Cloud of gases from 9/11 still a mystery

Ten years later, what we know and don't know about the cough, respiratory ailments and cancer risks from the miasma and smoky dust following the collapse of the two towers.
Written by Janet Fang, Contributor

Ten years later, we still don’t know exactly what was in the World Trade Center plume, and the residents and rescue workers remain uncertain of what they were exposed to after the towers collapsed. Scientific American’s David Biello reports.

"The debris pile acted like a chemical factory," says atmospheric scientist Thomas Cahill of the University of California, Davis. "It cooked together the components of the buildings and their contents.”

Millions of tons of cement, steel, lead, drywall, and window glass were scattered into the air. Add to that: crushed and incinerated computers, electrical cables, heating and cooling ducts, insulation and carpet fibers, and decades of human hair. And 91,000 liters of jet fuel. At 1,000 degrees Celsius.

And Paul Lioy of the Environmental and Occupational Health Sciences Institute in New Jersey, who collected samples of pulverized remains in the days following the attack, wants to know: What was the contribution of the gases from combustion?

We might never know… few direct measurements were taken of the plume that followed the disintegration of the two towers, though air samples were collected in subsequent weeks and months.

  • In dust samples the Environmental Protection Agency (EPA) analyzed in the first week, 25% showed asbestos levels above the 1% threshold that indicates ‘significant risk.’
  • Inside the towers were heavy metals such as lead that helps make electric cables flexible and poisons the human brain.
  • There were also polychlorinated biphenyls (PCBs) used in electrical transformers that are toxic on their own and become even more toxic when burned at high heat.
  • Pulverized glass became fibers that lodge in the lungs.
  • The levels of dioxin (chemical contaminants released by burning plastic) measured near the smoldering pile were the highest ambient measurements ever recorded anywhere in the world: at least 100 times higher than those found downwind of a garbage incinerator.

Science has revealed what was in the dust, but no one knows for sure what was in the cloud of gases released by the combustion of all that jet fuel and building material.

Knowing what was in the dust suggests what caused the ‘World Trade Center cough’ (as dubbed by the New England Journal of Medicine) that afflicted nearly half of those who worked at the site.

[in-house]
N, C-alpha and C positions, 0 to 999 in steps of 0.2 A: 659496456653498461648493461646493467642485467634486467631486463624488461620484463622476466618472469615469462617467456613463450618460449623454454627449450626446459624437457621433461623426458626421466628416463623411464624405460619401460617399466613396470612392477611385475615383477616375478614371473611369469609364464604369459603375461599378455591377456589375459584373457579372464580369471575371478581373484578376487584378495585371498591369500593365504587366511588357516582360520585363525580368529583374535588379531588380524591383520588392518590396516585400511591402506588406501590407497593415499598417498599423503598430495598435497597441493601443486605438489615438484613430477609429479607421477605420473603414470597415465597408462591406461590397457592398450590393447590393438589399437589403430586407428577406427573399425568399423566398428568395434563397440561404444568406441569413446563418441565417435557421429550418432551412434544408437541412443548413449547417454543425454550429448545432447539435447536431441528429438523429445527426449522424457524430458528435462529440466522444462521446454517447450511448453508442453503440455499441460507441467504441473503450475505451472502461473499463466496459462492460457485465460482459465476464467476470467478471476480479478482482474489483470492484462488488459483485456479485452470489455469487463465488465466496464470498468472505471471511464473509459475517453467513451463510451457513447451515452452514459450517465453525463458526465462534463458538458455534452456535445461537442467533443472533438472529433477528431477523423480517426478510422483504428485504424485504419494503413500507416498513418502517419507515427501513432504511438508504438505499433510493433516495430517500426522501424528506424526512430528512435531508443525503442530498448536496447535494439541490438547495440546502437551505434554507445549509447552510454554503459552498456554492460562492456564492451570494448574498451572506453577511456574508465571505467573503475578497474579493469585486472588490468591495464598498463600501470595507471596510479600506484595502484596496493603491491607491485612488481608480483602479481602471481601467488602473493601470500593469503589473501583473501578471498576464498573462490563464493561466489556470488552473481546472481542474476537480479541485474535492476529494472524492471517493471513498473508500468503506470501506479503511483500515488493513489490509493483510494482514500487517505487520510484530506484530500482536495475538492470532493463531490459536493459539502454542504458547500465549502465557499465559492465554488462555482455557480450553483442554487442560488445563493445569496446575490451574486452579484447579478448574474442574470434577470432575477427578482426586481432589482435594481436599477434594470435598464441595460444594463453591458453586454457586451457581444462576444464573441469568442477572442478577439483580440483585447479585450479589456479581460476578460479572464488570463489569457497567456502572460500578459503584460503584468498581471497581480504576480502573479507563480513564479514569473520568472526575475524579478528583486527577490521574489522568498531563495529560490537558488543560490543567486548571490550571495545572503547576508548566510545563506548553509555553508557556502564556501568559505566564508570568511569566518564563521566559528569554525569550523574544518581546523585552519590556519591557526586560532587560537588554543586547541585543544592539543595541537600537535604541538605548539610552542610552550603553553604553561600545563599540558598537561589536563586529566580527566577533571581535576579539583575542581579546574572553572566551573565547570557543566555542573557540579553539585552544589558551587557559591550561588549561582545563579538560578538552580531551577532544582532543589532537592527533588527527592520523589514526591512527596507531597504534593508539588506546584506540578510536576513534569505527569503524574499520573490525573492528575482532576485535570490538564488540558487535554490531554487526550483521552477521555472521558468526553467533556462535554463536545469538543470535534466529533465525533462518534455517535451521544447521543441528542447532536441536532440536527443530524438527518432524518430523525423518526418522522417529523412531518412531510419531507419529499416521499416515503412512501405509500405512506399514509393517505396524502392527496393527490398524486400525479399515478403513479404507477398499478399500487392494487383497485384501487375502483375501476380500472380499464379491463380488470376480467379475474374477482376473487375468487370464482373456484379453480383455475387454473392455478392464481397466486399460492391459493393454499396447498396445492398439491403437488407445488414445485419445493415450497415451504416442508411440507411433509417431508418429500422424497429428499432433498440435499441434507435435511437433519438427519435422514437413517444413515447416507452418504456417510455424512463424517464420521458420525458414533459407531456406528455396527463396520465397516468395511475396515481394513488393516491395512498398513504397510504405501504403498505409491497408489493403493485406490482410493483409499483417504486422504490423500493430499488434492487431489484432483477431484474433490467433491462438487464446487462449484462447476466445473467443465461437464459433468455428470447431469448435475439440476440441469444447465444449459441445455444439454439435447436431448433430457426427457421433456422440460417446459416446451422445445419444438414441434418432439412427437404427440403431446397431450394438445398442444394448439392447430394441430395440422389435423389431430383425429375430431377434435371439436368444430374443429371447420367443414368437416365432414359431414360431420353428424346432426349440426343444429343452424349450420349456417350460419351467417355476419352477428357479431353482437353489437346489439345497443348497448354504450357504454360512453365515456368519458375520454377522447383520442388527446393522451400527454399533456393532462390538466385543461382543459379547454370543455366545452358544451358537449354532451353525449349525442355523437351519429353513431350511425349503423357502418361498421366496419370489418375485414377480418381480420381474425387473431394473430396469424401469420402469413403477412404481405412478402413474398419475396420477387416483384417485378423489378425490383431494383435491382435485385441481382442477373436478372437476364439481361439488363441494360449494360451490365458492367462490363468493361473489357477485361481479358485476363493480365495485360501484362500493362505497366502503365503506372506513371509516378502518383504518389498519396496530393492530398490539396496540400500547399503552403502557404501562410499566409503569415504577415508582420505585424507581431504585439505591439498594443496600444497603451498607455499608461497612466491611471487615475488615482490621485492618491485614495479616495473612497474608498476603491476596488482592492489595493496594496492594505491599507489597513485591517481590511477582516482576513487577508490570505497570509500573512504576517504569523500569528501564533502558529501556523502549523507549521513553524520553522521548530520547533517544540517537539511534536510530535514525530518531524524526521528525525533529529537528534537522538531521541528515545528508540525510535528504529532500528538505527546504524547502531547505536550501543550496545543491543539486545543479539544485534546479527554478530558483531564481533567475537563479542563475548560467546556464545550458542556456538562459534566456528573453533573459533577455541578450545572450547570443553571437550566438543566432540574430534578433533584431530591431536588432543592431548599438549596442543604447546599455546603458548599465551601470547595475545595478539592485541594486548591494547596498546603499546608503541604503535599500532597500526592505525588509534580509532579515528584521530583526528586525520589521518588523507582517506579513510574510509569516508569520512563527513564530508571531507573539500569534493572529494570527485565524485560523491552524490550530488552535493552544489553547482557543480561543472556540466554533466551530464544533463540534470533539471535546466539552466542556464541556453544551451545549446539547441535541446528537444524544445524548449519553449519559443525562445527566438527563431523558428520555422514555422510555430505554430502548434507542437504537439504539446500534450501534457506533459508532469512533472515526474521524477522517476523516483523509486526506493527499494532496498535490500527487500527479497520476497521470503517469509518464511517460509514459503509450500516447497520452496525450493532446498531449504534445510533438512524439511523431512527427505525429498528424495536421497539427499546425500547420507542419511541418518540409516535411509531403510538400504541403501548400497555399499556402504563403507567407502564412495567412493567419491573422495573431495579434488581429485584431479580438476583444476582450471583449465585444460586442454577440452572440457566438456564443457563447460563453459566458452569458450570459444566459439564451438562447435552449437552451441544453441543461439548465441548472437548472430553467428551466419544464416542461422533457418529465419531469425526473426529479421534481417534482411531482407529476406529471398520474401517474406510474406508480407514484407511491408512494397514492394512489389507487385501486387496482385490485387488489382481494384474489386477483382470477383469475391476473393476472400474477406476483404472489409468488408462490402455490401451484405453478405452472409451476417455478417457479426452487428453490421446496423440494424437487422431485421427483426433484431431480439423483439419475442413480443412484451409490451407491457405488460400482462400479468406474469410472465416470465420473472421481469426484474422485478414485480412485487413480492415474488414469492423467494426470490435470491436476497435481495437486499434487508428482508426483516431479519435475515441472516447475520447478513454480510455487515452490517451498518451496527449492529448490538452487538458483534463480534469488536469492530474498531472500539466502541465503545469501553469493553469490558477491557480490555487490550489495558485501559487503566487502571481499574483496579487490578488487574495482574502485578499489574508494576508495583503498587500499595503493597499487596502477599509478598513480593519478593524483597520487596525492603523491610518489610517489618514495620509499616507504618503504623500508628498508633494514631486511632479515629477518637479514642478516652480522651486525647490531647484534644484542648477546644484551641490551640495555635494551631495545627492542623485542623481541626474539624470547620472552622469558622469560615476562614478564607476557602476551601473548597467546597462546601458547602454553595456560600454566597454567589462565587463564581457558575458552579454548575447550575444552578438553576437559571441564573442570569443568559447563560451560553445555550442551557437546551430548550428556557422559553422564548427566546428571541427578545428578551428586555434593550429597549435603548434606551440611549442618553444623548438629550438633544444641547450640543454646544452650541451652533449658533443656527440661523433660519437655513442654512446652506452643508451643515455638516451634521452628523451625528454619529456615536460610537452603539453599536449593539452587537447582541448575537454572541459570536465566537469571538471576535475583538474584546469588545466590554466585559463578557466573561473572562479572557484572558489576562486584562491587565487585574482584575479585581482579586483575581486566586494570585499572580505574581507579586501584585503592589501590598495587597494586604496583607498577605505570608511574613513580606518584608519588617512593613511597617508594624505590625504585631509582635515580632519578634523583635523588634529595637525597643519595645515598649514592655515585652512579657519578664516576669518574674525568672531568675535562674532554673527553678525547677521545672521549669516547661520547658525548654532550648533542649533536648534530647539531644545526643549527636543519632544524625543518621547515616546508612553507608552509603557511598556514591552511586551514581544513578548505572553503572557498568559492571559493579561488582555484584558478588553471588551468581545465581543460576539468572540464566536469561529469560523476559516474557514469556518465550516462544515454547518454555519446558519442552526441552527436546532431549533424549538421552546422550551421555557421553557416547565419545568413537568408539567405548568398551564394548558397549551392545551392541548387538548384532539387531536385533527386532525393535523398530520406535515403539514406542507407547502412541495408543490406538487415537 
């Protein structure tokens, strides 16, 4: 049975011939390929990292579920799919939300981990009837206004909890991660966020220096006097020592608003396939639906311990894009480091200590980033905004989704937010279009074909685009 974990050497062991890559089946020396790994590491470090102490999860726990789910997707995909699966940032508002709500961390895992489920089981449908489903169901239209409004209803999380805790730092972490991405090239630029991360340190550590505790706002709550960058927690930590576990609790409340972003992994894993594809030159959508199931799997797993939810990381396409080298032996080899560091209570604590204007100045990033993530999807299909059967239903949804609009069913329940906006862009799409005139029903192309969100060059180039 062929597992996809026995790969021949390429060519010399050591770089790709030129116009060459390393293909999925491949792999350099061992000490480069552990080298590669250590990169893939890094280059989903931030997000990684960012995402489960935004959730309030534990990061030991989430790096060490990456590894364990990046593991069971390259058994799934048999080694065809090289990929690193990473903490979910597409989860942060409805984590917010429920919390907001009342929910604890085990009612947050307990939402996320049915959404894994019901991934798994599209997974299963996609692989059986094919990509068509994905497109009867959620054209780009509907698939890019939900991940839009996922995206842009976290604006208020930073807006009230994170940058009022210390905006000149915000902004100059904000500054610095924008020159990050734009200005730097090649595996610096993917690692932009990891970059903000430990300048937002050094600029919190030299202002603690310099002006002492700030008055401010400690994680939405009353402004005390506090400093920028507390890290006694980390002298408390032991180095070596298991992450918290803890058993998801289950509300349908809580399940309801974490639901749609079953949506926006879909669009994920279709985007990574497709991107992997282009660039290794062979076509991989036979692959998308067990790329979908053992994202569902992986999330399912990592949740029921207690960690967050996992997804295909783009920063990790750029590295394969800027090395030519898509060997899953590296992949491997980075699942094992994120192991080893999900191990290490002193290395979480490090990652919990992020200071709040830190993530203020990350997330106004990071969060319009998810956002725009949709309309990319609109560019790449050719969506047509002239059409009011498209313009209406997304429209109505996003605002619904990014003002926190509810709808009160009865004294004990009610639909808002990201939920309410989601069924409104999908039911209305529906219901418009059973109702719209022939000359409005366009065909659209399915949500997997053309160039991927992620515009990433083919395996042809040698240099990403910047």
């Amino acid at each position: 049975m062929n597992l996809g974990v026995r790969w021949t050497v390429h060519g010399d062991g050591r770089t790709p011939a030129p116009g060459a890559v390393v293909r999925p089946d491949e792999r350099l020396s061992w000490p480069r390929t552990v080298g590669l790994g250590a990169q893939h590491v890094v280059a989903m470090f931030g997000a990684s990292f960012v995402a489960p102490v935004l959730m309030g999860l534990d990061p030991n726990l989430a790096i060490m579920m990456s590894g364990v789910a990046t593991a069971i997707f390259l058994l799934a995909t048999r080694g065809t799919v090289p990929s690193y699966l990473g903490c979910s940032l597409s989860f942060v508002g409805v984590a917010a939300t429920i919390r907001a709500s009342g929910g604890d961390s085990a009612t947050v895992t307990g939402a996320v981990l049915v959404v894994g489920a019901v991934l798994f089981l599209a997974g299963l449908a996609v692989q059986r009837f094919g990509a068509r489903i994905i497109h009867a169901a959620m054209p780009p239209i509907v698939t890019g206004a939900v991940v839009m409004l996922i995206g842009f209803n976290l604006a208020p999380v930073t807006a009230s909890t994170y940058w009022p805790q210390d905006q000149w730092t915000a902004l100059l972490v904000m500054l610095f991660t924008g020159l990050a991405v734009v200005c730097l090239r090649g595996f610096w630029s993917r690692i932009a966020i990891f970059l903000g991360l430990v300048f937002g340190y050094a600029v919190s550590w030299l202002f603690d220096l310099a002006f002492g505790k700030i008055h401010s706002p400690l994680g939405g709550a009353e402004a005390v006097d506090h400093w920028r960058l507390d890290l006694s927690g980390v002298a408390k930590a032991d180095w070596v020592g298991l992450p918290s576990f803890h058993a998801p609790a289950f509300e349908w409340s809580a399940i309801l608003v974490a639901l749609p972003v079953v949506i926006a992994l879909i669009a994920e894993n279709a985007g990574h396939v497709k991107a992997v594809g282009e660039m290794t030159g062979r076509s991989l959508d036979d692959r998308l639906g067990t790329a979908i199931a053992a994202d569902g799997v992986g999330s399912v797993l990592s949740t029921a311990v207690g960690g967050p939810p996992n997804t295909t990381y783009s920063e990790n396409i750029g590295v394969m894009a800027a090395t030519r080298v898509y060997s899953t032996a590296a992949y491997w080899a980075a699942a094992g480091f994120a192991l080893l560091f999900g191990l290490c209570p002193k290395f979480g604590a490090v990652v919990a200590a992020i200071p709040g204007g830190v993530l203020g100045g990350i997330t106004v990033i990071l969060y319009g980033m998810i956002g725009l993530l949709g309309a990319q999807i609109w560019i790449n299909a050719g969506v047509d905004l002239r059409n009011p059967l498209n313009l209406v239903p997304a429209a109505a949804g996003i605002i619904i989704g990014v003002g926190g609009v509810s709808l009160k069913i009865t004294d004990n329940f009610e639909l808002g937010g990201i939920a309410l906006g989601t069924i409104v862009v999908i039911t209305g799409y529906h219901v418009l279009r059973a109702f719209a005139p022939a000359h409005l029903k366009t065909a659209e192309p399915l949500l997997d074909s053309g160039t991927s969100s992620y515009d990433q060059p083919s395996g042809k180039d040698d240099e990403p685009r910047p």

Besides inadequate protection, specifically respirators, the primary cause was that the dust was highly basic (versus acidic). People were bathed in particles ranging from millimeters to nanometers – the right size to be inhaled and embedded deep in the lungs. Both gypsum and calcite, found in drywall and cement, irritate the mucus membranes of the eyes, nose and throat.

  • Ultimately, the EPA determined in a 2007 report [pdf] that the air around Ground Zero was harmless: "Except for inhalation exposures that may have occurred on 9/11 and a few days afterwards, the ambient air concentration data suggest that persons in the general population were unlikely to suffer short-term or long-term adverse health effects caused by inhalation exposures."
  • As of last year, more than 12,000 of the 9/11 rescue workers continue to have trouble breathing, according to a study conducted by the World Trade Center Medical Monitoring Program.

In December 2010, New York State accountant Jerry Borg, who worked in a building a few blocks from the World Trade Center, died of an inflammatory disease of the lungs – and the third victim linked specifically to exposure to the toxic dust cloud.

And what about cancer risks? (Though, attributing cancer to being near the World Trade Center is extremely difficult since roughly one in 4 Americans will develop cancer in some form over the course of their lives.)

More than 70,000 have signed up for the World Trade Center Health Registry, which aims to track health outcomes of the exposed population. "The key is when you arrived, whether you were wearing a respirator or not, how long you were there and how high the concentrations were there that could lead to effects," Lioy says.

Via Scientific American.

Image via Wikimedia

This post was originally published on Smartplanet.com

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